II Corinthians 12:9-10

"And he said unto me, My grace is sufficient for thee: for my strength is made perfect in weakness. Most gladly therefore will I rather glory in my infirmities, that the power of Christ may rest upon me. Therefore I take pleasure in infirmities... for Christ's sake: for when I am weak, then am I strong."
II Corinthians 12:9-10

Friday, November 4, 2011


Doctors sometimes have a habit of throwing terms out that we patients are expected to know. Especially at the beginning of your scoliosis journey, this mumbo-jumbo can seem a bit overwhelming at times. Of course, it's very easy to find out now because of the Internet. But since you're on my blog, why not get informed all on one site?

If you haven't figured it out yet, scoliosis is very complex. I've come to realize that even its naming system supports that statement. And guess what? Scoliosis is a broad category with many types fitting into that category. These terms come from the age and cause categories:

Infantile- scoliosis typically developing in children ages 2 months-3 years
Juvenile- scoliosis developing in children around ages 3-9
Adolescent- scoliosis developing in children around ages 10-18
Adult- scoliosis affecting those over 18 years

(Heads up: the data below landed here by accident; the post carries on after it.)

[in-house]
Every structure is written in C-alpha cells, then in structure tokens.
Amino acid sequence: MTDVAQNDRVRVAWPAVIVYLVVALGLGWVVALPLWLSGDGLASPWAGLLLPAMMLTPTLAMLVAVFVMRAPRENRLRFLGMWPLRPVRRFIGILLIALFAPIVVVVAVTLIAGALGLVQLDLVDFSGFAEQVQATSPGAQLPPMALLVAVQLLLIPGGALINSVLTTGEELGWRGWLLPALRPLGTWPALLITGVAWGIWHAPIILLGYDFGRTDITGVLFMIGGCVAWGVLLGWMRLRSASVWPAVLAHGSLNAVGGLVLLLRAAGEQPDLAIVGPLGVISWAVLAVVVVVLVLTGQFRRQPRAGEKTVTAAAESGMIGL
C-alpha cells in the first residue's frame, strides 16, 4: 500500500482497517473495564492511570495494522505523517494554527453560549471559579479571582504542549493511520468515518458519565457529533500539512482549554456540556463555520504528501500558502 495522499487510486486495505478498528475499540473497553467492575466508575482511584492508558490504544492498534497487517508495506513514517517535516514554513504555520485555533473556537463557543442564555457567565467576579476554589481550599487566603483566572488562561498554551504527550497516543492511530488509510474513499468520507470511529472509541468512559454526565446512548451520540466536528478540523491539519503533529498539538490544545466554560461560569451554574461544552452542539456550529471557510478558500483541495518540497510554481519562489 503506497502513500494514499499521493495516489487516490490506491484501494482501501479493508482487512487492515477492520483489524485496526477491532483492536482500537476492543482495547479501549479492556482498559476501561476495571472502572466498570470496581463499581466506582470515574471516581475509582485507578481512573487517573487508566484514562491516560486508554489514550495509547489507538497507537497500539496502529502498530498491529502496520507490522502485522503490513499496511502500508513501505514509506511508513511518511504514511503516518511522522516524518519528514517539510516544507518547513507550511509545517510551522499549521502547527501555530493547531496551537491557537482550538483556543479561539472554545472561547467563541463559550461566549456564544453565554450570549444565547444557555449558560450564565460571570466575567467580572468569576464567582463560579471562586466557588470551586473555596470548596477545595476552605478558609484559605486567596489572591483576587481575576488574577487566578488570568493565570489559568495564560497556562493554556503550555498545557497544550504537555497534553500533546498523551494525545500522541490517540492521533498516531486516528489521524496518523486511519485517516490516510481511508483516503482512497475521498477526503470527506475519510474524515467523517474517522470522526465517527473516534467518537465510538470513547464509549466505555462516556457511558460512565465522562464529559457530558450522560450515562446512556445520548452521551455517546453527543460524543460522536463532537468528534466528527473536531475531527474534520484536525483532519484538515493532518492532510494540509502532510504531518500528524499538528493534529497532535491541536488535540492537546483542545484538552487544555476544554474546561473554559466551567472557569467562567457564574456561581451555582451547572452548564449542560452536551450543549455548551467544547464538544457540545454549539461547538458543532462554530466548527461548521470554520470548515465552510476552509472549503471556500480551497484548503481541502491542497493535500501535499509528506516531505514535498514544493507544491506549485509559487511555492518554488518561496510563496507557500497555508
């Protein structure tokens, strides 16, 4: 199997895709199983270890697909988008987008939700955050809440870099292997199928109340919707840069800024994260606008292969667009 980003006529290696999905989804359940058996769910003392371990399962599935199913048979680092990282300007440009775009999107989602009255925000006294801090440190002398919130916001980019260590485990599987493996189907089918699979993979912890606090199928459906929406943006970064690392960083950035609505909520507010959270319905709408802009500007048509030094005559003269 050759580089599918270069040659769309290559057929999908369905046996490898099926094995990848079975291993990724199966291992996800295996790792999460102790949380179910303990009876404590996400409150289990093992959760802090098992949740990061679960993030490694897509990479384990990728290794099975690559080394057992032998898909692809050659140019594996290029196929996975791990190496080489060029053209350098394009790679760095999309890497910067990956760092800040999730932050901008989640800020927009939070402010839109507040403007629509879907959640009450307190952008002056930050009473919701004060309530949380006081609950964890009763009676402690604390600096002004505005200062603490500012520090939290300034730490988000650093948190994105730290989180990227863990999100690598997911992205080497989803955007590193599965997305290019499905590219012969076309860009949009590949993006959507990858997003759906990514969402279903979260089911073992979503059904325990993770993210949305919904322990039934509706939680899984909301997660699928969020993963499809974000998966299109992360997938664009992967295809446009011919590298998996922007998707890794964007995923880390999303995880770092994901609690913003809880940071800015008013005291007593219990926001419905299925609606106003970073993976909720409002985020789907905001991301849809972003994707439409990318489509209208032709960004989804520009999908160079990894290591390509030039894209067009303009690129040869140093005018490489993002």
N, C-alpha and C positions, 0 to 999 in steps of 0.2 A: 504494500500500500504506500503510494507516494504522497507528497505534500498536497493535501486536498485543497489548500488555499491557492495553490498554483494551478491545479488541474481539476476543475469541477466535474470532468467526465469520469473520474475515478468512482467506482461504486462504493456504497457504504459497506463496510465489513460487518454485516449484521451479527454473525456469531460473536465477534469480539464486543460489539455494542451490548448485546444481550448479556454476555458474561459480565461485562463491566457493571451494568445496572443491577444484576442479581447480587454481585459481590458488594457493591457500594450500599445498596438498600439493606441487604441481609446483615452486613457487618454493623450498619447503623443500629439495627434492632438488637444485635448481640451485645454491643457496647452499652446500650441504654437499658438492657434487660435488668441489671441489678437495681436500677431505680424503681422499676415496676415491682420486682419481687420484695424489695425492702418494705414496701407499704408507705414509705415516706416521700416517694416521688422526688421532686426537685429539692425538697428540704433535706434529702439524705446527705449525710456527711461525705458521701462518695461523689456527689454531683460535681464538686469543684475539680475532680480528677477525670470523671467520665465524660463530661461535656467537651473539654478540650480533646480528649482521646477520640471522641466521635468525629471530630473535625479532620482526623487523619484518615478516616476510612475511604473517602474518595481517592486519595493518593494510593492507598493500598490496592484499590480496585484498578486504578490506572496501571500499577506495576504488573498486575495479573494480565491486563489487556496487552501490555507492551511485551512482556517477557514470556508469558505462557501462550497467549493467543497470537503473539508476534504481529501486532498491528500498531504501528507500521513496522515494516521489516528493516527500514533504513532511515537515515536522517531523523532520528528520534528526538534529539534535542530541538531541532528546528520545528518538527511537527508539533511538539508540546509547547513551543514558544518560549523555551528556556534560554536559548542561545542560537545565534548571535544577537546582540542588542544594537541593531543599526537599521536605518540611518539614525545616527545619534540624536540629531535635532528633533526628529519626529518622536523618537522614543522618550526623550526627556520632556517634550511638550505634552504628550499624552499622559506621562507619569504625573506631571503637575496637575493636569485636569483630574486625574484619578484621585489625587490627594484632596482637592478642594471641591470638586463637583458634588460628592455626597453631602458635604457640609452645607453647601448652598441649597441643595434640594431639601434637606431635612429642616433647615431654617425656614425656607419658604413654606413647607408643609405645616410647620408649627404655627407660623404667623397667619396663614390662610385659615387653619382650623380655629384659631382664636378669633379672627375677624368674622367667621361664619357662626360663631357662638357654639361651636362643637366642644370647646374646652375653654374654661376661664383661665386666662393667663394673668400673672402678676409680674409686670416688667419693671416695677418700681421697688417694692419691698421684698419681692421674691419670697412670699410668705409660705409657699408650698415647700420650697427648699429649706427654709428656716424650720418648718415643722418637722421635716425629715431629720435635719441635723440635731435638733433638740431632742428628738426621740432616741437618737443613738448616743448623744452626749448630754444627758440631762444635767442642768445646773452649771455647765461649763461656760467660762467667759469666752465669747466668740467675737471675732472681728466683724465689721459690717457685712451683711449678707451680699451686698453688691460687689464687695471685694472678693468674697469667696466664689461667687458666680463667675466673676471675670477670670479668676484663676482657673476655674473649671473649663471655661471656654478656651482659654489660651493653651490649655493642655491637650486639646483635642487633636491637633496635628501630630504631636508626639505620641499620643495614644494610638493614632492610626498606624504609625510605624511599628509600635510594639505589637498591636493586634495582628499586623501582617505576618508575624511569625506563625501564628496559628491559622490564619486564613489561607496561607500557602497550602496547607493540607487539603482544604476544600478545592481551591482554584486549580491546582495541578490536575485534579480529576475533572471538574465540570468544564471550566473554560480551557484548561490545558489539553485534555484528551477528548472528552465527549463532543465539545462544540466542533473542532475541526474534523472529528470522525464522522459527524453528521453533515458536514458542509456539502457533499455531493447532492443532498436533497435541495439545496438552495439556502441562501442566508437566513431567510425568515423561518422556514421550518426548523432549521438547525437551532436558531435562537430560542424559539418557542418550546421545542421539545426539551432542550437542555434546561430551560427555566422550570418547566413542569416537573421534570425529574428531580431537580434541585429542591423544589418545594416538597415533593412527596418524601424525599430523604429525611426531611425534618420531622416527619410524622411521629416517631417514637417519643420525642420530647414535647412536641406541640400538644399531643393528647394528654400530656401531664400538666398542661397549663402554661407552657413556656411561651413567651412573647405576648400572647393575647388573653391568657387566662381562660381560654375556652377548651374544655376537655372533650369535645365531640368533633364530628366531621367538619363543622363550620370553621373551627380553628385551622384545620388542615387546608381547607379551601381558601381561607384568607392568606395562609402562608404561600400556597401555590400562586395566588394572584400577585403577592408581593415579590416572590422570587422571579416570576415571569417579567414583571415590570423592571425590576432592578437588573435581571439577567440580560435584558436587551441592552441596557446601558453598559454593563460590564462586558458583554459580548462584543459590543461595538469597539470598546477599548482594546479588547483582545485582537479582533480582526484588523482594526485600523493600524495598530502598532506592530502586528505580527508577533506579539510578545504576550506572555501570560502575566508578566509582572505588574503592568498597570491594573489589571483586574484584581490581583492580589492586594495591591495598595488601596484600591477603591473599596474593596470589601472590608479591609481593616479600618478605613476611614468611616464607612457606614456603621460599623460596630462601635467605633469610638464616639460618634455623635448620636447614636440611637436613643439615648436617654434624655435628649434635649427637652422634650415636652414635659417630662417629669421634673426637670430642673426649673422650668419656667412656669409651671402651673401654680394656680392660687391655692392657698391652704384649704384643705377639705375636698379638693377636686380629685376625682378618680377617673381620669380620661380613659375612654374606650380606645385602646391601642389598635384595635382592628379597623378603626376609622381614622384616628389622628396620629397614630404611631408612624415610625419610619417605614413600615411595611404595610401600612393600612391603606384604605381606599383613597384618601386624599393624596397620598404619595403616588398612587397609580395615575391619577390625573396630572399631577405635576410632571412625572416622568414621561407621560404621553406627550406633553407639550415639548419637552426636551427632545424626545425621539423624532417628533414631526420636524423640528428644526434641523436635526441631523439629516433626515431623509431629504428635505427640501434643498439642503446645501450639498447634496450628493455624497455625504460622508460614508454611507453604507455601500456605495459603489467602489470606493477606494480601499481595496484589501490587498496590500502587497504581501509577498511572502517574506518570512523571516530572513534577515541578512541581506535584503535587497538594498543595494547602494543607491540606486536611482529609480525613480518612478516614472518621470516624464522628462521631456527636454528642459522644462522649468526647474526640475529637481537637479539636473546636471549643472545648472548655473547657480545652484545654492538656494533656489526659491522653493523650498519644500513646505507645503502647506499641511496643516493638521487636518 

Idiopathic- scoliosis has no known cause
Congenital- scoliosis results from vertebral malformations or abnormalities
Neuromuscular- scoliosis typically found in children using wheelchairs; a result of neurological system disorders
Hysterical- caused by tilting the body due to abnormal posture, pain, etc.; no curve is present in an x-ray, and straightens out when lying flat
Syndromic- scoliosis that accompanies a disease, usually Marfan's syndrome

I was diagnosed with Juvenile Idiopathic Scoliosis.

There are also specific areas that are affected by scoliosis.

Cervical- a curve present in the neck
Thoracic- a curve present in the upper 12 vertebrae of the spine
Lumbar- a curve present in the lower 7 vertebrae of the spine

These terms listed here certainly don't cover every aspect of scoliosis, but it's the basic lingo we scoliosis patients might want to familiarize ourselves with. Basically, it will mean much less confusion at your next check-up.

1 comment:

  1. Thanks for sharing informative insights about thoracic lumbar.
    Nice sharing and keep posting.